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Are We Training Too Many Scientists?

It?s time to come to grips with how we?re misleading and hurting young aspiring researchers.

By | September 1, 2006

"Many mentors seem to feel that anything other than an academic research career represents a failure, or a waste of the investment in training," FASEB?s Carrie Wolinetz wrote in these pages last year. She?s right. Why do so many senior academic scientists imbue their trainees with the idea that academic careers are the only worthwhile ones? Many leading researchers have a stake in biotech companies that they have helped found and yet this uppity mindset persists.

There are at least two good reasons to encourage smart young scientists to pursue careers outside of academia. One is that industry can provide an equally challenging and worthwhile career, with greater financial reward. The other is that opportunities in academia are rarer than hen?s teeth.

Industry already absorbs a large number of newly minted PhDs - who often require radical retraining before they become useful - yet a stark problem remains: overproduction.

From 1983 to 2003, the number of doctorates earned in the life sciences almost doubled, from 4,777 to 8,163, with nothing close to a similar rise in the number of faculty positions available. Postdocs are getting longer - witness the 9-year (and counting) struggle by Marguerite Evans-Galea on page 46 to find a job - and postdocs are getting older.

The bald fact is that we are training too many scientists, an issue explored in our feature on page 42. One serious hurdle is that the research community has not yet acknowledged the problem. Robert Tai, an assistant professor of science education at the University of Virginia, told our contributor Bijal Trivedi that lots of scientists must be trained, since "you never know which one of those minds out there is going to come out with the next big thing. It?s basically a horse race ? and every now and then you have a horse that you didn?t think was going to do it." This is discomforting, especially for those "horses" that we are encouraging to enter the race, without being honest with them about the odds of winning.

And where there is acknowledgement, it is laid at the feet of budget cuts. I?m sorry, but as much as I resent the decreases in science funding by the current administration, they are not the major cause of the overproduction of scientists. NIH funding levels have dropped by 0.1% in 2006. Why are just 10% of R01 grants being approved, down from about 20%?

The fact is, senior scientists are training more and more postdocs for reasons that have nothing to do with these burgeoning scientists? future careers. They are to benefit the careers of the mentors. Essentially, young scientists are being kept in indentured servitude for longer and longer periods.

We need to be more honest with our trainees, and we need to start balancing their needs with our own quests for laboratory empires. That means:

? A rethink of the system that uses postdocs as lab slaves

? More independent positions

? A separate track that trains scientists for a career in industry

? A focus on quality of training

? Opportunities to combine PhD research with study in other areas, such as business, administration, and the arts.

We?ve taken up many of these issues in our pages, and we?ll continue to do so. We invite your input. If we don?t stop to think about how many scientists we really need, we?re going to end up with an awful lot of underemployed, disgruntled scientists, and that?s not good for anyone, or for science.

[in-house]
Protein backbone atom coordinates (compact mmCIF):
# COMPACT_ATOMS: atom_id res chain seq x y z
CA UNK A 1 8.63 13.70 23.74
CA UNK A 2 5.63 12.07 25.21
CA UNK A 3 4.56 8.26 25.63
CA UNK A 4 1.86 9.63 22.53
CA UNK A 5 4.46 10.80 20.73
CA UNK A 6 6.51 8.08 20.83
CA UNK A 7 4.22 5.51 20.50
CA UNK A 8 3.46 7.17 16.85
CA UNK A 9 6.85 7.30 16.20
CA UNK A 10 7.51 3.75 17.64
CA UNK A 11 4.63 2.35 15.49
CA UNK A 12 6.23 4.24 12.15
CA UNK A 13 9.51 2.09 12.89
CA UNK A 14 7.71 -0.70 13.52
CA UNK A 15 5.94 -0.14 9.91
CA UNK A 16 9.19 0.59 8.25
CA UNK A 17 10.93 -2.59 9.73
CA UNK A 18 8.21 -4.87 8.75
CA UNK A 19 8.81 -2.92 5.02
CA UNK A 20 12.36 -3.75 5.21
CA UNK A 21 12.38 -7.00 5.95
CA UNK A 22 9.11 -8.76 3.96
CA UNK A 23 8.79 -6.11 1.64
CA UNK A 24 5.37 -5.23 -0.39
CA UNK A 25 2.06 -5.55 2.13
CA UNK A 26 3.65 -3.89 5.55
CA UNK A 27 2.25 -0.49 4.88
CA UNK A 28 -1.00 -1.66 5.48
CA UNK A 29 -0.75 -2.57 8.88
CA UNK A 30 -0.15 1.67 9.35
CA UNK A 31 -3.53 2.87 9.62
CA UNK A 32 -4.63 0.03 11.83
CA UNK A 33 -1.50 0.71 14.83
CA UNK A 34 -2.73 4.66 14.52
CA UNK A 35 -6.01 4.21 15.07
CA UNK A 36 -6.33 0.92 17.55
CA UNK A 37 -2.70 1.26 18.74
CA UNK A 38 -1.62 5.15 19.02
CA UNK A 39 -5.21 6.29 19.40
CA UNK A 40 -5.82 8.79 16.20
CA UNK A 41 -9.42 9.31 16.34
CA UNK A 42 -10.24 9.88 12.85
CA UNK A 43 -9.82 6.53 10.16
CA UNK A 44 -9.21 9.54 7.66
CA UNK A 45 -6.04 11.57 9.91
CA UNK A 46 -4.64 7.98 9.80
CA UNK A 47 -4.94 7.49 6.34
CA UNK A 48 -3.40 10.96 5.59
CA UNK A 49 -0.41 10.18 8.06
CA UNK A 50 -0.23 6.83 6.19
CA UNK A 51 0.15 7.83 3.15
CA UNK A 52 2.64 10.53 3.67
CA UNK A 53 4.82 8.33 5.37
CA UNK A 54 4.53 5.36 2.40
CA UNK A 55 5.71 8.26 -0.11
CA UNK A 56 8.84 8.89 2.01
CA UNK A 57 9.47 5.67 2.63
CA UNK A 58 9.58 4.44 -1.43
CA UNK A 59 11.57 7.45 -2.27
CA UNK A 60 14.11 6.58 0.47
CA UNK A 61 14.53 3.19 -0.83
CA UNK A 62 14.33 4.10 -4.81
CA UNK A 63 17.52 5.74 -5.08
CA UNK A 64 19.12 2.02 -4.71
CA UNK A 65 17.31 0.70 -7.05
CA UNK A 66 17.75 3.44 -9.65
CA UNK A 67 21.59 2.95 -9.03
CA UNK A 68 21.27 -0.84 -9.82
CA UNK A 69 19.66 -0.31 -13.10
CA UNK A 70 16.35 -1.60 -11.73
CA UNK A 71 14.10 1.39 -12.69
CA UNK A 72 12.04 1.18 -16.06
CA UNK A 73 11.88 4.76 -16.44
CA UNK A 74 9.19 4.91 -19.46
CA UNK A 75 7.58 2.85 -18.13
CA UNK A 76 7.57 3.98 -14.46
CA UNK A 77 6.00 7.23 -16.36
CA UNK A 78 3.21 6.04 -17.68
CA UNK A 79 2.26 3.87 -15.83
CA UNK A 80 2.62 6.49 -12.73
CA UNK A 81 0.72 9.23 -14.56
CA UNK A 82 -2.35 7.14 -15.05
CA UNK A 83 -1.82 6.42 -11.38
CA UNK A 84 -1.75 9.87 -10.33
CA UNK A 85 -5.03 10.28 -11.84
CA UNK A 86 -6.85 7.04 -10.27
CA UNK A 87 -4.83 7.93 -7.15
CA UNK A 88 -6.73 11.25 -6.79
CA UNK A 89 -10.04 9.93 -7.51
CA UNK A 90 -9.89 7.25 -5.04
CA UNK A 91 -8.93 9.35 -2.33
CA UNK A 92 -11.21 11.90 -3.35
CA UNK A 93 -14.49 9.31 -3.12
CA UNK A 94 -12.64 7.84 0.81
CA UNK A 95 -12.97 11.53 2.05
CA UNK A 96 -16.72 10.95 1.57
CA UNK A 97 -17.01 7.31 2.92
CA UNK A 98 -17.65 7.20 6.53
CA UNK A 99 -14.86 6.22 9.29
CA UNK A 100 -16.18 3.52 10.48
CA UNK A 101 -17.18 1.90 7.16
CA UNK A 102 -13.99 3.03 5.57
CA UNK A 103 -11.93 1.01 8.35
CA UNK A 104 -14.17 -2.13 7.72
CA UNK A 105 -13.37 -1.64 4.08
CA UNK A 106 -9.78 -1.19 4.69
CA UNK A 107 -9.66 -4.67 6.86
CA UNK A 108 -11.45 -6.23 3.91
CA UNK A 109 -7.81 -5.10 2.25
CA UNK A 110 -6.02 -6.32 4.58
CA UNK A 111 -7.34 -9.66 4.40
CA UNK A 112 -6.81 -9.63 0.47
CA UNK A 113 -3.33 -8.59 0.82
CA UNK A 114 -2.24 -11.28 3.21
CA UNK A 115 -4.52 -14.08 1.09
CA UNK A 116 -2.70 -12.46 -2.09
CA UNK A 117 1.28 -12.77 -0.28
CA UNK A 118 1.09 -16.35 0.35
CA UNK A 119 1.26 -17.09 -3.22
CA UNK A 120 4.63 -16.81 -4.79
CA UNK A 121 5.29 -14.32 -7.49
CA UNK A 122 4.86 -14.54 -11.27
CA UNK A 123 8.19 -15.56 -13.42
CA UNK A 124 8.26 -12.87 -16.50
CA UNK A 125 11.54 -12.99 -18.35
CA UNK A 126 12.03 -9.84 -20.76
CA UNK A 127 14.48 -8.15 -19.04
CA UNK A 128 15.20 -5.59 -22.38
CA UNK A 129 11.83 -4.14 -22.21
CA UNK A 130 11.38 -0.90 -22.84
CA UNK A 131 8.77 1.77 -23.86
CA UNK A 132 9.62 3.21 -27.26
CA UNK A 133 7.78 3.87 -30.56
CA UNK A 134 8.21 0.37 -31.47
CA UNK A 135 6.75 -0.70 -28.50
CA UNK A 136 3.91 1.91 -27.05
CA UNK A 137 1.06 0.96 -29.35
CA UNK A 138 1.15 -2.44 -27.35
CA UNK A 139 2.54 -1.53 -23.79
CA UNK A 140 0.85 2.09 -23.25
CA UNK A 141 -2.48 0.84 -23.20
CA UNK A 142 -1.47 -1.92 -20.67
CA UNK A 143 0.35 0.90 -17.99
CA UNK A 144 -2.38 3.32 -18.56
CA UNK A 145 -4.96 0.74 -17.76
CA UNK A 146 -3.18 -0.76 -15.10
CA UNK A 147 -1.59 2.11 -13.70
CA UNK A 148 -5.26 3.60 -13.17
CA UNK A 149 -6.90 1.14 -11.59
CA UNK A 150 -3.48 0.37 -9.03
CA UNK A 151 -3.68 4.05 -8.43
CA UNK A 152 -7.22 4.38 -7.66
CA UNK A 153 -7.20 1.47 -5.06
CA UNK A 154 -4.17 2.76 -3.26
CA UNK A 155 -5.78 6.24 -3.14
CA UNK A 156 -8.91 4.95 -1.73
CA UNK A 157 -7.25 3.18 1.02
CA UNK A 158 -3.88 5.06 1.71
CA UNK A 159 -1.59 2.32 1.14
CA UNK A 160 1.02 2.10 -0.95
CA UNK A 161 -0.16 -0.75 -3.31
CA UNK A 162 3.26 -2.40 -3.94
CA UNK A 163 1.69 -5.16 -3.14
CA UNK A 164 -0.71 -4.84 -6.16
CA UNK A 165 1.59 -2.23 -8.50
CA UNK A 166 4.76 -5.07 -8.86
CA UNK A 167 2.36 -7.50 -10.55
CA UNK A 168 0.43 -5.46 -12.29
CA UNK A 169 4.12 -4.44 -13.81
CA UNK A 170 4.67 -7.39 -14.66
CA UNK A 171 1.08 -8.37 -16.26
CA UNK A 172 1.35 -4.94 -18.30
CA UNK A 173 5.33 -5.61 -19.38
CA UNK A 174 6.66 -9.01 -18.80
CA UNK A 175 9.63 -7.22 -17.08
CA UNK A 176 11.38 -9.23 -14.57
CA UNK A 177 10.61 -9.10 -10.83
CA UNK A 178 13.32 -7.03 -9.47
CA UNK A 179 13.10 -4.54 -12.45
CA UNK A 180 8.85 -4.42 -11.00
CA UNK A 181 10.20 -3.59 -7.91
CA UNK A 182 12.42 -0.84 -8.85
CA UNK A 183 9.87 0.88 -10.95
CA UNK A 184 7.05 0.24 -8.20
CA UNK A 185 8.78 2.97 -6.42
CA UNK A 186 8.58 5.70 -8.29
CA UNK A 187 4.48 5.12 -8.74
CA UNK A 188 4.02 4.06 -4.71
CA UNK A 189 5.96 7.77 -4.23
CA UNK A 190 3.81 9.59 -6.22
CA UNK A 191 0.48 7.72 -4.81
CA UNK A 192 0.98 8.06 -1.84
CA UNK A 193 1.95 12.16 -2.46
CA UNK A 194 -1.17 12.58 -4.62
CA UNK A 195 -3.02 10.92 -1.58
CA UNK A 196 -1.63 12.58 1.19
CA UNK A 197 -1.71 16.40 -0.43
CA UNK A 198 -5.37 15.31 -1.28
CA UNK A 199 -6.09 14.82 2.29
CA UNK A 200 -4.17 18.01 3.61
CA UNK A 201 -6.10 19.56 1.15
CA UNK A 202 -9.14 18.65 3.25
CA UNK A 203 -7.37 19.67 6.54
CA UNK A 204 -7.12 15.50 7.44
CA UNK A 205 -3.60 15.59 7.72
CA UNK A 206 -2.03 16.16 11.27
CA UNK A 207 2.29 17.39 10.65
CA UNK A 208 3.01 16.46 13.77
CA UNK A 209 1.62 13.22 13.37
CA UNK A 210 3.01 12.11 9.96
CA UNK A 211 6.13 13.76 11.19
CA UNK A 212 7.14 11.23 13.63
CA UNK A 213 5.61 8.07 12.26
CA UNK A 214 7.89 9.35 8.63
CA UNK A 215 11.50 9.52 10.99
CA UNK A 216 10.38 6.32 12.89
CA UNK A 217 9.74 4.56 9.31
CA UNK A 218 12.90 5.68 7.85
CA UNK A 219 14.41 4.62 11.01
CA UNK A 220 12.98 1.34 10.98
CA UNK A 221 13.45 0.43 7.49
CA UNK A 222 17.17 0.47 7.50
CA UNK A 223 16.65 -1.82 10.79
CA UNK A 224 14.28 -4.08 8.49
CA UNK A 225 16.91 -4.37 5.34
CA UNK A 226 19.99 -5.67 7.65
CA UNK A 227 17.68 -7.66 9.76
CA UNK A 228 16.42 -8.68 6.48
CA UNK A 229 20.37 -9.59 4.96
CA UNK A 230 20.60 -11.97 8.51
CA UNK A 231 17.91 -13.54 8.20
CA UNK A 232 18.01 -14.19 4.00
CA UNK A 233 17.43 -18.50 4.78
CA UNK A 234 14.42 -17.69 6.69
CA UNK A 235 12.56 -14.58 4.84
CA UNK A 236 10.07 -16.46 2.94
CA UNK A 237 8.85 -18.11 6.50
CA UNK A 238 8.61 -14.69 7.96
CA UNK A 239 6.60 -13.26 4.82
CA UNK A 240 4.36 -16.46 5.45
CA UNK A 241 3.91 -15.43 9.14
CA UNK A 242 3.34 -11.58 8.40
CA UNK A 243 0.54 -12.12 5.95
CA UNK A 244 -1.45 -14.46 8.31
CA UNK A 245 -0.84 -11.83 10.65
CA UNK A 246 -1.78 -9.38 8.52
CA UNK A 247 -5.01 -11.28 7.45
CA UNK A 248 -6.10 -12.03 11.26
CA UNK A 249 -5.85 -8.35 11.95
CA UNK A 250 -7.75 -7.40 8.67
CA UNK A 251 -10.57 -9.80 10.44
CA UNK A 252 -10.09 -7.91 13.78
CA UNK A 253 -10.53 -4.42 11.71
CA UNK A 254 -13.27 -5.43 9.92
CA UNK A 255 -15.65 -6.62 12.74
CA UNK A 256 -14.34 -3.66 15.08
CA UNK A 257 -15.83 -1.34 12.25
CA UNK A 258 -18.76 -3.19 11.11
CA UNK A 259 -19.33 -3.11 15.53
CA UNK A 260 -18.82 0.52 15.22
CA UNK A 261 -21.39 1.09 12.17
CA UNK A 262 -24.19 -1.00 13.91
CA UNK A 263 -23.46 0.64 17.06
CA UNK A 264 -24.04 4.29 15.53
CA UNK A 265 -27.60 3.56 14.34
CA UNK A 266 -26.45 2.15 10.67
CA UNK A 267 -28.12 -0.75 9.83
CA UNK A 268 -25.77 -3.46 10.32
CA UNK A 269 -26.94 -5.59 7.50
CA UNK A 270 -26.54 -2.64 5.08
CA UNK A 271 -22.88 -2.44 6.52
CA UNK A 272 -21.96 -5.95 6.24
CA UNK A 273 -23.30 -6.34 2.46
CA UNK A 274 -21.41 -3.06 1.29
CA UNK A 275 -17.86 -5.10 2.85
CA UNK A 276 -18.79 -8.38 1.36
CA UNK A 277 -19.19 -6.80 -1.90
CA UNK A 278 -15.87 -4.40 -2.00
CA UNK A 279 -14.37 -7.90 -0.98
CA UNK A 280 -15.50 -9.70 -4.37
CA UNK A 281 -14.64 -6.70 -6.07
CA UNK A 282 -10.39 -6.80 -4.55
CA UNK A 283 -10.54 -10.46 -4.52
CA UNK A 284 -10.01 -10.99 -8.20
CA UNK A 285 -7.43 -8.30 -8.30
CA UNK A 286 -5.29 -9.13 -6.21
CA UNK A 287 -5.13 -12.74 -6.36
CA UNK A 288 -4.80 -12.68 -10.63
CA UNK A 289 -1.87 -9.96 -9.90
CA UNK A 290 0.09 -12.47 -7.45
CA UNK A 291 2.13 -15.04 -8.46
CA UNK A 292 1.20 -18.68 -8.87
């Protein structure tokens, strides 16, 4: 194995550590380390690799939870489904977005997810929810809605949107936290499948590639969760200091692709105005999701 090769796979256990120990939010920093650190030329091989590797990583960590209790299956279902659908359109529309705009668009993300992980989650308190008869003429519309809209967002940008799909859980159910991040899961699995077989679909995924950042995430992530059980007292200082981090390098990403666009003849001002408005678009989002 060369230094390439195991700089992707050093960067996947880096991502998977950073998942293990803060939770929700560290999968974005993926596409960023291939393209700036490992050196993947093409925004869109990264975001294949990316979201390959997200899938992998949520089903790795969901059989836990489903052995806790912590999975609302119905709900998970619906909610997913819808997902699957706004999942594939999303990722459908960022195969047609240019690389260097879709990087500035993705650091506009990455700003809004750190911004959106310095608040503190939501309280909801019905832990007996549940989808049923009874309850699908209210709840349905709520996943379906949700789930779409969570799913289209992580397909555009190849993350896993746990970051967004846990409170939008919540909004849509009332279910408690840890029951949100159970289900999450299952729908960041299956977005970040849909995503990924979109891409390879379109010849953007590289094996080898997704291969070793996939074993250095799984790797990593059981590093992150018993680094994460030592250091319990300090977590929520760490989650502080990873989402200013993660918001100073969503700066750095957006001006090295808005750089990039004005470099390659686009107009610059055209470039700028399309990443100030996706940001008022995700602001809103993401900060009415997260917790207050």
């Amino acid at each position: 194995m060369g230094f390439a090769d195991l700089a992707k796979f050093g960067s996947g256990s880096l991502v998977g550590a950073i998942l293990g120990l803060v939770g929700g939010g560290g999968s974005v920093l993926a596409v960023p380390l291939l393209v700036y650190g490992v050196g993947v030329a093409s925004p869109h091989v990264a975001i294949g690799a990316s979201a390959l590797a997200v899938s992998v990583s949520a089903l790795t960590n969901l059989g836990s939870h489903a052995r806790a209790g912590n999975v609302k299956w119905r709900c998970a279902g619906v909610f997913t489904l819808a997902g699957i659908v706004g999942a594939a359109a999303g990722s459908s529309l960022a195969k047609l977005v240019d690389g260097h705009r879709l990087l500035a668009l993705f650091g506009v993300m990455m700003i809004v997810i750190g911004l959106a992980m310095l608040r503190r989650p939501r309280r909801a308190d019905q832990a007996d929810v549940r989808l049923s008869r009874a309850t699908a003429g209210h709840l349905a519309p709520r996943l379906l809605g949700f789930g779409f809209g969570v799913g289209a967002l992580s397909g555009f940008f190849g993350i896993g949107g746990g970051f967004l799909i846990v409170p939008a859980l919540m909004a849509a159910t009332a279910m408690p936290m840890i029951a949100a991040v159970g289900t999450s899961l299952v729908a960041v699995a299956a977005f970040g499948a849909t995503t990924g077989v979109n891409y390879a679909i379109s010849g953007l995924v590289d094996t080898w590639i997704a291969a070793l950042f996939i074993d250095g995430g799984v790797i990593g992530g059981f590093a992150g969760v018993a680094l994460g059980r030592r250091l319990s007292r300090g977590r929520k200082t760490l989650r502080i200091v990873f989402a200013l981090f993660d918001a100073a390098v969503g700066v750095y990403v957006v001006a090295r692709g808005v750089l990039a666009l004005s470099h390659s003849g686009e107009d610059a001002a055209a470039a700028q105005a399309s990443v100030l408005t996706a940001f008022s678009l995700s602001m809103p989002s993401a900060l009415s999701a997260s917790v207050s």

rgallagher@the-scientist.com

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Comments

Avatar of: lon bordin

lon bordin

Posts: 2

September 8, 2006

The last two issues of The Scientist have illuminated deep problems with our University research system. ?Are we training too many scientists? and ?The Inequality of Science? are well-documented articles that clearly show the faults of the current system. However, the articles also show a possible solution to both problems. Create more opportunities to become faculty through equitable funding of our current institutions. Capping grant funds that any one Principal Investigator (PI) can receive as well as the number of Post-Docs that answer to a single PI are straightforward ways to create more faculty positions. The one exception to the cap might be for ?equipment? grants, just as long as the grant is for equipment and not personnel. If the idea is huge and worthwhile, then finding several PI?s to band together to meet a larger goal should be simple enough. While this step should expand the tenure-track ranks overnight and solve the ?too many scientists? problem it is not enough. There should also be regulation to level the field, as far as funds go, between the have and the have-not institutions. There are many models to follow in setting institutional caps. Which one should be followed I do not know, but I do know in the end there would be true competition instead of the near-monopoly that exists today. Therefore, in the situation I propose I suspect many institutions would finally find viability and competition thereby allowing them to grow and hire even more PI?s. My proposal would also foster more collaboration between PI?s that should lead to new possibilities and more collegiality. The biggest winners in all this would be ?We, The People? as more researchers doing quality work in more communities will expand our knowledge economy and maybe even make the world a better place, which should be the goal of all education.

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